ST. PETERSBURG — Janet Nussbaum, a retired English teacher and poet, died in St. Petersburg Friday after a battle with pulmonary fibrosis. She was 84.
For five years, she wrote for the St. Petersburg Times' "My View" column, sharing little bits of herself — thoughts, memories, small hopes for the world.
She came from modest beginnings that shaped her thinking.
I had a very privileged childhood: We were poor. … Mother baked every Saturday, and we went to the public library, where books were free.
She taught junior high students, whom she loved through their rowdiness. She called their bluff by dressing like a witch at Halloween.
It would be good to hear about teens who succeed; they are legion, but perhaps not as absorbing reading as teenage pregnancy, teen crime rampages.
She imparted high standards on her three children. She reveled in family time and playfulness.
On long trips, their arguments about space that had been invaded or toys not shared made the miles longer. The car didn't interest them until we put one child in the trunk. … It became the best game of all, and they still chuckle over the conversations they had between the back seat and the trunk.
She wanted us to lighten up.
I'd like all us Floridians to laugh at ourselves. … There is a magic and enchantment to Florida. … Instead of Barney, we could use a cuddly alligator who sings merry sunshine songs.
She helped people carry groceries or let them cut in the checkout line.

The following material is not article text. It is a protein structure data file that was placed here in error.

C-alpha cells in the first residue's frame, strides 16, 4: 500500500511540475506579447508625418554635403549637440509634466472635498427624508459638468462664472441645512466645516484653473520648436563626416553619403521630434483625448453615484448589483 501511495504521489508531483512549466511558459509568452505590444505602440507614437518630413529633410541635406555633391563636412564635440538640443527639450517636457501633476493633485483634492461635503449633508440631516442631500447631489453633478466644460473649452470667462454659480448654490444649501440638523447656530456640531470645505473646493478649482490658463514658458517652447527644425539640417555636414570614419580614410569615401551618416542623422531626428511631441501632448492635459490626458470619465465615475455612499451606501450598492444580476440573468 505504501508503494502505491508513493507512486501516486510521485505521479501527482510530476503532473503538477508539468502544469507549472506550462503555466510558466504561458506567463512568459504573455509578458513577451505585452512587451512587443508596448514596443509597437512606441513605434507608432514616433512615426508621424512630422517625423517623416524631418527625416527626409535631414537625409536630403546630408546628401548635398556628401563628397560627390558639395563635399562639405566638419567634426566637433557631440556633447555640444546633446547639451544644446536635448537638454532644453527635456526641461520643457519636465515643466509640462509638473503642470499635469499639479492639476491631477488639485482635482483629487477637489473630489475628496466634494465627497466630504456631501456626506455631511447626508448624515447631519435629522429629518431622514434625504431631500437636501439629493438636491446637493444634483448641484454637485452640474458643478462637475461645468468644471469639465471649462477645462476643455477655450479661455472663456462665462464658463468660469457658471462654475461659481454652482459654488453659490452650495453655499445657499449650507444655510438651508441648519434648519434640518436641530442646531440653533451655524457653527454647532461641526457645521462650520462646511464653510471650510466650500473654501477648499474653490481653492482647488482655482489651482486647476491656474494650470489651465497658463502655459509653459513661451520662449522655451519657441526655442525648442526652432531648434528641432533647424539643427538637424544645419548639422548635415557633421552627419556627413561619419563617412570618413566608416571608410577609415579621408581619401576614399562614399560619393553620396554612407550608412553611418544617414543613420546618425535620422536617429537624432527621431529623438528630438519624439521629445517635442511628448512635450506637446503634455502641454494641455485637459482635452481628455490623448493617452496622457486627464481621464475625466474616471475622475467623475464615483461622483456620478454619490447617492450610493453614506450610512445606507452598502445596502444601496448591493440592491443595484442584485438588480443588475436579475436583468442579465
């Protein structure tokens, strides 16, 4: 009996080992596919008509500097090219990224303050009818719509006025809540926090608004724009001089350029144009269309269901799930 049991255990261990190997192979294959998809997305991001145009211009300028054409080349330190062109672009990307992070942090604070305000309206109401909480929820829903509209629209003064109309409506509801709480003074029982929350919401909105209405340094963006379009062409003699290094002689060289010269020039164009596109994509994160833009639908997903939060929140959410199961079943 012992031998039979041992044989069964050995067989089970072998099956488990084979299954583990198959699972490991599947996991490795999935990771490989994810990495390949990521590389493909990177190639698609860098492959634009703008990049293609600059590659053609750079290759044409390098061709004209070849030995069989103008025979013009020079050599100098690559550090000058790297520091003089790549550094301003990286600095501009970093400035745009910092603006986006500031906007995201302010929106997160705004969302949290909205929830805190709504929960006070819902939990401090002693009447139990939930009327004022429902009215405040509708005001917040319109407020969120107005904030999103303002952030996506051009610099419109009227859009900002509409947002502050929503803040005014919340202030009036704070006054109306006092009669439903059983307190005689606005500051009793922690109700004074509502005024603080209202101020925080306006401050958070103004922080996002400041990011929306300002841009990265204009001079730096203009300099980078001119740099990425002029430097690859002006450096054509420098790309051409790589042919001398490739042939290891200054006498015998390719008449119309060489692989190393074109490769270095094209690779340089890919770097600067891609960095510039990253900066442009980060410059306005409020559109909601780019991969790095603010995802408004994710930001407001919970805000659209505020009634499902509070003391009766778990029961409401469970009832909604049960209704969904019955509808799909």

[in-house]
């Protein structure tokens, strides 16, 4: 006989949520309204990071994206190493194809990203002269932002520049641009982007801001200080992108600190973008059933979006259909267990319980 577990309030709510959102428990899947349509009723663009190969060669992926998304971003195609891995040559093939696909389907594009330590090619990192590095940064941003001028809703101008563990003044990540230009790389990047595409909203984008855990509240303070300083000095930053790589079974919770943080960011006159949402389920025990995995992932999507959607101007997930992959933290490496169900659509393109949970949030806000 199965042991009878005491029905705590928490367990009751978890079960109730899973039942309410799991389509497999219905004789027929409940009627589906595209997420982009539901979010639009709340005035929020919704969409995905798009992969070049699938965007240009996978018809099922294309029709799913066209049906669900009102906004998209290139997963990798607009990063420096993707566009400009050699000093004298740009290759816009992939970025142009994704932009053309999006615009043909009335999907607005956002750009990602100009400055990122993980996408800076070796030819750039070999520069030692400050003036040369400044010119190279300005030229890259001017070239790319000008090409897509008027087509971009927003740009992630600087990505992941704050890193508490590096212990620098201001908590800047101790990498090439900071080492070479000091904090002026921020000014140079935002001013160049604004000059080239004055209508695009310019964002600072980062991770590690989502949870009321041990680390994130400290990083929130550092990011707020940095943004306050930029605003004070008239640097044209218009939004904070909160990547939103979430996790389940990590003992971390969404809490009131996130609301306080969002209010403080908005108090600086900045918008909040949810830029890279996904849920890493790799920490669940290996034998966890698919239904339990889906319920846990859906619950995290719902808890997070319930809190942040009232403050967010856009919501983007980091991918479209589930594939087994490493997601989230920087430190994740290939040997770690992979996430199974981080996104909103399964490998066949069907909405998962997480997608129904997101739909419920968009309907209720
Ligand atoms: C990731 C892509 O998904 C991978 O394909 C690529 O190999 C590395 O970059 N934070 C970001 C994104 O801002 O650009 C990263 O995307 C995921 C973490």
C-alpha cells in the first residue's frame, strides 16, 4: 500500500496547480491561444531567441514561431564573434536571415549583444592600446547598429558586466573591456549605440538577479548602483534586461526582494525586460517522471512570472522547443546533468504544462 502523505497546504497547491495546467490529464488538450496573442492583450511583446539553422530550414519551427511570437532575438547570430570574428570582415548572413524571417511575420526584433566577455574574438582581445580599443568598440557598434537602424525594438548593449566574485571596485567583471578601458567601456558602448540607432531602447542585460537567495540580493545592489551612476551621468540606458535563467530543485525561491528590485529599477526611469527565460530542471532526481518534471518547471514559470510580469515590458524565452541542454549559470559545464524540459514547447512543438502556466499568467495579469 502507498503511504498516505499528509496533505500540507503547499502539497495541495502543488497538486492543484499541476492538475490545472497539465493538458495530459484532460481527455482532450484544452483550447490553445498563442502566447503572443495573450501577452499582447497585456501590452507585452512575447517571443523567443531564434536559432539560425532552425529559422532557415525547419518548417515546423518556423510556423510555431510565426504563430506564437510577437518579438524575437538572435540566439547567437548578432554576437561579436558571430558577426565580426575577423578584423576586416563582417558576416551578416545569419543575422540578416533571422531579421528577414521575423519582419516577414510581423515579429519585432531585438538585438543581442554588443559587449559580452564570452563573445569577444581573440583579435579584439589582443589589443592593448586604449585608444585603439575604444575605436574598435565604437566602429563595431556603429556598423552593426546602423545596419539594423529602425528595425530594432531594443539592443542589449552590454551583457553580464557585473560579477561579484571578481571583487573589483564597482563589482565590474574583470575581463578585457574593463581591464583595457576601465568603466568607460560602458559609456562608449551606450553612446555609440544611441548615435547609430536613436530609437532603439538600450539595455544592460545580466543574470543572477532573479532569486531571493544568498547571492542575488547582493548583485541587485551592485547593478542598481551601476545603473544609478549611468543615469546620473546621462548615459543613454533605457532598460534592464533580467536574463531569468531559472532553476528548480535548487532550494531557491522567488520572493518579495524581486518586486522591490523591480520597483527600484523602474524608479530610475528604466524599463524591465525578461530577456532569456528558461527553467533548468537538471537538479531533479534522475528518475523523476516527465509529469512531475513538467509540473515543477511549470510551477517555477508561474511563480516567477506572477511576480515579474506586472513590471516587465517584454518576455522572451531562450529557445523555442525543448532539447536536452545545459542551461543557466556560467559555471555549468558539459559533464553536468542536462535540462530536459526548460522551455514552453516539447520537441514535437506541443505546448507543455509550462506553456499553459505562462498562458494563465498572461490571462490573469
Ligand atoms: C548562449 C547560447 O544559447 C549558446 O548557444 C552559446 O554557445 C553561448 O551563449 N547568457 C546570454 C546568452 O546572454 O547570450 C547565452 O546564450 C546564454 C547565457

We might cause a miracle if each of us would try one act of kindness per week!
She was a proud liberal and a champion for women's rights. During segregation, she invited black friends into her home.
The fern shoots continue to press upward, and I, with other concerned Americans, must eradicate the roots. We need to work for better schooling, better housing and education for all of us to understand where the tentacles of our prejudices are reaching.
She loved healthy competition. She and her husband Leo played Scrabble before dinner. On their 66th wedding anniversary last year, their win record was tied.
We have to be taught that we are not always going to win or come in first. … Second-best is good training for living.
She longed for positivity.
We know there is so much hatred in the world. We all have our own experiences that encourage us to take on causes. Let's try for the greater good for the greater number of our citizens.
She always had more to do.
My "around-to-it" list hasn't shortened. One of these days I'll review my schoolgirl French, I'll finish the thread-count P.J. Moss picture, I'll really finish Remembrance of Things Past, I'll write Sen. Dole another letter …
Stephanie Hayes can be reached at firstname.lastname@example.org or (727) 893-8857.